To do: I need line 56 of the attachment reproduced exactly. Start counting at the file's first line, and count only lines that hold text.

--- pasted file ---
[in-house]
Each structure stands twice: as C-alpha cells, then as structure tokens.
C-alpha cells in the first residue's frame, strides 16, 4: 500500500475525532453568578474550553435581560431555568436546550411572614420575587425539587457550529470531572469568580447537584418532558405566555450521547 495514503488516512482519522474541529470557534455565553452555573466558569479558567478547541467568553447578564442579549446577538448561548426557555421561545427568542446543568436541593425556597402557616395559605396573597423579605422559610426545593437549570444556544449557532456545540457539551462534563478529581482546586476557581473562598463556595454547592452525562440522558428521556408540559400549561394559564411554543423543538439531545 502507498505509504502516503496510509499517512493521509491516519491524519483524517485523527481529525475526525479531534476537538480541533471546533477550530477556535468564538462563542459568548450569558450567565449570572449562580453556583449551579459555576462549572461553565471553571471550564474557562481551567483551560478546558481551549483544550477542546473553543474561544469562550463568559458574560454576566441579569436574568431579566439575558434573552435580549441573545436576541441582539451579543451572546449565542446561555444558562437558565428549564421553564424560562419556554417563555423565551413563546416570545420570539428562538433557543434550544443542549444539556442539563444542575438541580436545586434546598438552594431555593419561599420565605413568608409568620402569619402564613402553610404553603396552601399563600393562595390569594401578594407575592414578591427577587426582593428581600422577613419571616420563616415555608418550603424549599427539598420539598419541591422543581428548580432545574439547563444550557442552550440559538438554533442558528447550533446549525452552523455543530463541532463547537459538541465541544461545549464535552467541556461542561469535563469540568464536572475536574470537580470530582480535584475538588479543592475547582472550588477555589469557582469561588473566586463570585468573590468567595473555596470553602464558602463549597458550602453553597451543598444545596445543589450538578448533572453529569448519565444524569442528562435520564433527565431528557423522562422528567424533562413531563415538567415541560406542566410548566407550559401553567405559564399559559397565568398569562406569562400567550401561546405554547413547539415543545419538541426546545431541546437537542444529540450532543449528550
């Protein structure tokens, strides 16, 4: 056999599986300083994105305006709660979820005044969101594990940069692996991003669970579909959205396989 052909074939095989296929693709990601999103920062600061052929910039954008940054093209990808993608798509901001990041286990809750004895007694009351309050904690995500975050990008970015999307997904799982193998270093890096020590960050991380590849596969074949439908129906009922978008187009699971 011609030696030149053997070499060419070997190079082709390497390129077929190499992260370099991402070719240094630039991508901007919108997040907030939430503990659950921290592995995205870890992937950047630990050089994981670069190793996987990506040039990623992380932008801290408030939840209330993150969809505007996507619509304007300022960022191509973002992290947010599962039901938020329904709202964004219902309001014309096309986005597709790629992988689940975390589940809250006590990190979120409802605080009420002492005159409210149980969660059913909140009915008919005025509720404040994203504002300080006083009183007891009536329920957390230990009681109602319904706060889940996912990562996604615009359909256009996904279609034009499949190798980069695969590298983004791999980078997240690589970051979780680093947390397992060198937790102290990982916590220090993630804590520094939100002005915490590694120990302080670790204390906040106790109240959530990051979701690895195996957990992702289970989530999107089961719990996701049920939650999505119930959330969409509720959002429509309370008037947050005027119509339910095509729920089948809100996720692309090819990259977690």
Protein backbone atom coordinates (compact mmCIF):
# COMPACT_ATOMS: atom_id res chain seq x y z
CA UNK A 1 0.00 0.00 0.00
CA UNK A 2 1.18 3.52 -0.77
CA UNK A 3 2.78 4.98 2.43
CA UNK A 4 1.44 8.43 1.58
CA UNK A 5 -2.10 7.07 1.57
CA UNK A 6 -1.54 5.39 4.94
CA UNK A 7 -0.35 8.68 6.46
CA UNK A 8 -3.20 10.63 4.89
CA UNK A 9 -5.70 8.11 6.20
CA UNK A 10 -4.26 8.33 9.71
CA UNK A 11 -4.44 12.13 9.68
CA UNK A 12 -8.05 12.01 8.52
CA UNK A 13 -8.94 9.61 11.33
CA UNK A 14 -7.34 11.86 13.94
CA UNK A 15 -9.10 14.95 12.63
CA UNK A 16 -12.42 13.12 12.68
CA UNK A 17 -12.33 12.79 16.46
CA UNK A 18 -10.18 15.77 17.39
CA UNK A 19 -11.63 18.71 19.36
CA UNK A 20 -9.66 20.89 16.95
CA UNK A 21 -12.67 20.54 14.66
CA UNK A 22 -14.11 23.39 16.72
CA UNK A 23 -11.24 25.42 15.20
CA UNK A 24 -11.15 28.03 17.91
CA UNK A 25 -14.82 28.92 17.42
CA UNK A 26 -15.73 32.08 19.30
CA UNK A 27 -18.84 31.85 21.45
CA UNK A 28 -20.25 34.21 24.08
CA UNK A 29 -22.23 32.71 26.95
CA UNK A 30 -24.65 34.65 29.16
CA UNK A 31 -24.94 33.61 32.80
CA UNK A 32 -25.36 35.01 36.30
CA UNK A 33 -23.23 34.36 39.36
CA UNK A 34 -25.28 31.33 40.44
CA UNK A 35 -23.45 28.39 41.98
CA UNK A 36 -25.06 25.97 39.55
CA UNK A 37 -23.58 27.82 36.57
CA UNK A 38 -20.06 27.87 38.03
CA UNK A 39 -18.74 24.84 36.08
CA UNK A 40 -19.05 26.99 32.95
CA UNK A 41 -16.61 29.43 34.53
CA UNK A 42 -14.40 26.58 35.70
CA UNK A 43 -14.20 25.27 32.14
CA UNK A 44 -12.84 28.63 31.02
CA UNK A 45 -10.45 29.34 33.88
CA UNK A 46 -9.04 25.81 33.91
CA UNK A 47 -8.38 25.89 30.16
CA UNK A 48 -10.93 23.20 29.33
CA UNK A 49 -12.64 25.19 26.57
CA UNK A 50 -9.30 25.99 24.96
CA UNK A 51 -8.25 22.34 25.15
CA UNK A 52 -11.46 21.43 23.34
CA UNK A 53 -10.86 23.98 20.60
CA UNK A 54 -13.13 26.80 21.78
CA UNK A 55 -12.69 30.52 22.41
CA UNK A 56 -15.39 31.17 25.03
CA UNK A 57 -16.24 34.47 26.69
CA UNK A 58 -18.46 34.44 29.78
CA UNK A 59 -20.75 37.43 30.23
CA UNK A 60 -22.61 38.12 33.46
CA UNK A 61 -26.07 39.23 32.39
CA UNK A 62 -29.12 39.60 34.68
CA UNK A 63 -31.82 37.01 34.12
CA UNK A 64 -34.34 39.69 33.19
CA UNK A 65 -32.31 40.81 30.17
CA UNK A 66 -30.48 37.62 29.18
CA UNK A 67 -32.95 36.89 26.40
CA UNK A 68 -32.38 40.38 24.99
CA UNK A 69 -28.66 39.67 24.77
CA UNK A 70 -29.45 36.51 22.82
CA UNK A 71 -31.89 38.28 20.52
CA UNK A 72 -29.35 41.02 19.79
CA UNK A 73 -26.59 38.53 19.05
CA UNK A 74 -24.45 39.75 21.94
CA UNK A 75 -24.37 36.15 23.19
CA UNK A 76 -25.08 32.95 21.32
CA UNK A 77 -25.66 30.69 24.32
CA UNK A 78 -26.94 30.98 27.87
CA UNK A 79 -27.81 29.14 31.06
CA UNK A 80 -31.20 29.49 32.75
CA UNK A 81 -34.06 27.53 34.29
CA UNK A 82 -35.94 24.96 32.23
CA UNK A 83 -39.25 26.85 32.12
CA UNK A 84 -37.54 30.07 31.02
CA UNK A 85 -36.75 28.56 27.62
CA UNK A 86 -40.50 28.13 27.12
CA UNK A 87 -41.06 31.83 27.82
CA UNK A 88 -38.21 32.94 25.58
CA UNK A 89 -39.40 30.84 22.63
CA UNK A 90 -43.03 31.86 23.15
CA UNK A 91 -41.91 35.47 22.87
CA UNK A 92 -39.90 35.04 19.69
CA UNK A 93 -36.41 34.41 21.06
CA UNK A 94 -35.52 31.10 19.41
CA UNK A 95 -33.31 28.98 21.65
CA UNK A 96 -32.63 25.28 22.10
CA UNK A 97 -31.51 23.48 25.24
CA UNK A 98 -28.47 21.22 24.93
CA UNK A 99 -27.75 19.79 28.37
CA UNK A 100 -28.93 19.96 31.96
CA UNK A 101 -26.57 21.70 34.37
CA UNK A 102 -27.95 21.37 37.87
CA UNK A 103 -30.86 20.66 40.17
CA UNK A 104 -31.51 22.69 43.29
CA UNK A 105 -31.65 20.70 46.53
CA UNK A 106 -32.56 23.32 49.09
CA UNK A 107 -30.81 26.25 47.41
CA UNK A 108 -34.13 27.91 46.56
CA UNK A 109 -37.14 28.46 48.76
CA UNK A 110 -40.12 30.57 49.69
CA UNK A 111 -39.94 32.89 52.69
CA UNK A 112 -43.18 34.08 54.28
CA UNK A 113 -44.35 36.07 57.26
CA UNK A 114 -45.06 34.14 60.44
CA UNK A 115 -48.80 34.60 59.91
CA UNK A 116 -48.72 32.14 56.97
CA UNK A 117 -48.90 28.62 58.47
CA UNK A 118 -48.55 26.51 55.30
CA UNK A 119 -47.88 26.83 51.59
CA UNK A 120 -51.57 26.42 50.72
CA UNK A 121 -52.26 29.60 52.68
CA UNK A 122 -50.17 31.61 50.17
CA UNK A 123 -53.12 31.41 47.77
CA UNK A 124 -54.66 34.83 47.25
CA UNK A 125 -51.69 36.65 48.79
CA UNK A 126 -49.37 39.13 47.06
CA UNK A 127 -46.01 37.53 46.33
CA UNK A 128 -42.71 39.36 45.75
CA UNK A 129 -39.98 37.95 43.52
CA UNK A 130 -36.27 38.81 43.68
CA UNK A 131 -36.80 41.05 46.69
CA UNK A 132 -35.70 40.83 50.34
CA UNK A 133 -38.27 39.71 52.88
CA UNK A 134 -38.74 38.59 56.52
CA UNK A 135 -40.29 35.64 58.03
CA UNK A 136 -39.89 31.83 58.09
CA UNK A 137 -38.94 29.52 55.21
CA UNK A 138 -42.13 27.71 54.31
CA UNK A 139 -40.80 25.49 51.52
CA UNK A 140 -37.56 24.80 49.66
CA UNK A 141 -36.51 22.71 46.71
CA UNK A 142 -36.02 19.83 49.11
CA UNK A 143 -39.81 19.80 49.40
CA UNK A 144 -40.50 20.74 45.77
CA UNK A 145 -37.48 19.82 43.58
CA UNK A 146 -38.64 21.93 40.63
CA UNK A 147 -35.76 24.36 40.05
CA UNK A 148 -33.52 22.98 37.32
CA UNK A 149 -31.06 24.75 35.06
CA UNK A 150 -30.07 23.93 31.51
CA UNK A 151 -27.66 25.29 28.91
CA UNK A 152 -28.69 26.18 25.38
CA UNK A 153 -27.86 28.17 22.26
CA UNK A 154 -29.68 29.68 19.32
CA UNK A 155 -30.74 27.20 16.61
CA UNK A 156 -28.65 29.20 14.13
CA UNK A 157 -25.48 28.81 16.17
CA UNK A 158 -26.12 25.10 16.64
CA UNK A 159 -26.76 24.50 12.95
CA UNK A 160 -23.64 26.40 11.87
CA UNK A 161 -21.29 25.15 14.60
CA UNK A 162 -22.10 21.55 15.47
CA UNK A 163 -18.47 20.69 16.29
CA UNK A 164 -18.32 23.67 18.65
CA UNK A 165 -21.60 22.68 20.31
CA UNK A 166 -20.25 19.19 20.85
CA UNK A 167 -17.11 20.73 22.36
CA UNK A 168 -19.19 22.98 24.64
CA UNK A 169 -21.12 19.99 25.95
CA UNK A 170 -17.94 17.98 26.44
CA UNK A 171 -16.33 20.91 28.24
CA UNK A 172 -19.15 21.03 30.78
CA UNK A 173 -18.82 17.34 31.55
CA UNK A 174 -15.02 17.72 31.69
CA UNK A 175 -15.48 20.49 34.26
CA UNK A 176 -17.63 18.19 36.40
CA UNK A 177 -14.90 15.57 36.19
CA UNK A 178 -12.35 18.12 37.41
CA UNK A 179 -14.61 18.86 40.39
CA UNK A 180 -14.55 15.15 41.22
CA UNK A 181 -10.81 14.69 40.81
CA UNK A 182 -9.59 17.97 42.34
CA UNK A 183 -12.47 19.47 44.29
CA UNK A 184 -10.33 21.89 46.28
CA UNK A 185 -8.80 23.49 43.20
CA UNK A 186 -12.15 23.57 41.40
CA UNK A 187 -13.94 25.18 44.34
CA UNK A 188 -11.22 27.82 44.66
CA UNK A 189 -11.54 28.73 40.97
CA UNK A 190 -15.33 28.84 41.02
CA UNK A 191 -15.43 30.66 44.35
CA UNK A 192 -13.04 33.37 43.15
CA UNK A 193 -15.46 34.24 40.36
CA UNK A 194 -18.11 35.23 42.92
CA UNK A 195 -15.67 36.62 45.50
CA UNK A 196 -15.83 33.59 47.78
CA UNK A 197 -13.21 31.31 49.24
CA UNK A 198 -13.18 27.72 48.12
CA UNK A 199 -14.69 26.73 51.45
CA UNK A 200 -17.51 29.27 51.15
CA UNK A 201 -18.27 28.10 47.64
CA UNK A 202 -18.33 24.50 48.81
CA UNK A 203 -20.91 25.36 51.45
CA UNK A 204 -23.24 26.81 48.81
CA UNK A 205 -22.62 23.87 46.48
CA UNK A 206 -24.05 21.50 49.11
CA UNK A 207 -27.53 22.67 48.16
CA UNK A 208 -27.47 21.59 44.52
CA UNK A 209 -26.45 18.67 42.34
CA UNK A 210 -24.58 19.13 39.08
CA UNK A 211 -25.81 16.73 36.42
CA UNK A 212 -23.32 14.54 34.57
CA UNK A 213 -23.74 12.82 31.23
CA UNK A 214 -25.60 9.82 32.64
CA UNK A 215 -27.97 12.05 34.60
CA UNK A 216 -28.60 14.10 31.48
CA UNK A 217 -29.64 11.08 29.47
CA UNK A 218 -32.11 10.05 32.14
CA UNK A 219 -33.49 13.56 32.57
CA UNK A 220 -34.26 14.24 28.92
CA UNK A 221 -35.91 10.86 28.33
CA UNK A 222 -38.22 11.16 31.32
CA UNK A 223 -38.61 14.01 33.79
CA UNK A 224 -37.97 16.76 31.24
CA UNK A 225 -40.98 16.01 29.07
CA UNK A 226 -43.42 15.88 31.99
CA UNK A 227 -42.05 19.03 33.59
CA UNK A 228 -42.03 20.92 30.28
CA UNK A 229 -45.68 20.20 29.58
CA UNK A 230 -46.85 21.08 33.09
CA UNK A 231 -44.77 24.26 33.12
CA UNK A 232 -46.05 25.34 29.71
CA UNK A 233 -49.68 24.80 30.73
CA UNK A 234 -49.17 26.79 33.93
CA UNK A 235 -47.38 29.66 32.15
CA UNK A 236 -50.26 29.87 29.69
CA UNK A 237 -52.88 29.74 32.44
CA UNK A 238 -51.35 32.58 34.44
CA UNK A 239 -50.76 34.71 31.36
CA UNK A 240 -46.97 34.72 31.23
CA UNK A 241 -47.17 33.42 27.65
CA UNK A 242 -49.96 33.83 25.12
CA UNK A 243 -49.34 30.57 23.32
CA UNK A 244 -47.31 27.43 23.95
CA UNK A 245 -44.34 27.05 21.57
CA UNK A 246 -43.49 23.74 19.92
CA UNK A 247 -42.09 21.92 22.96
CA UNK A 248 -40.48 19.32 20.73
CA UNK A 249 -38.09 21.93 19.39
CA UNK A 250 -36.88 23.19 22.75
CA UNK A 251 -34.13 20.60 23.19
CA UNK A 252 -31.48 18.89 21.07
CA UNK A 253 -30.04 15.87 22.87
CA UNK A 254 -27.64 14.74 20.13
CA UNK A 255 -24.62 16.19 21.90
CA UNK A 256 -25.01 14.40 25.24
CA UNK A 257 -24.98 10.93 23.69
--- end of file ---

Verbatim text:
CA UNK A 50 -9.30 25.99 24.96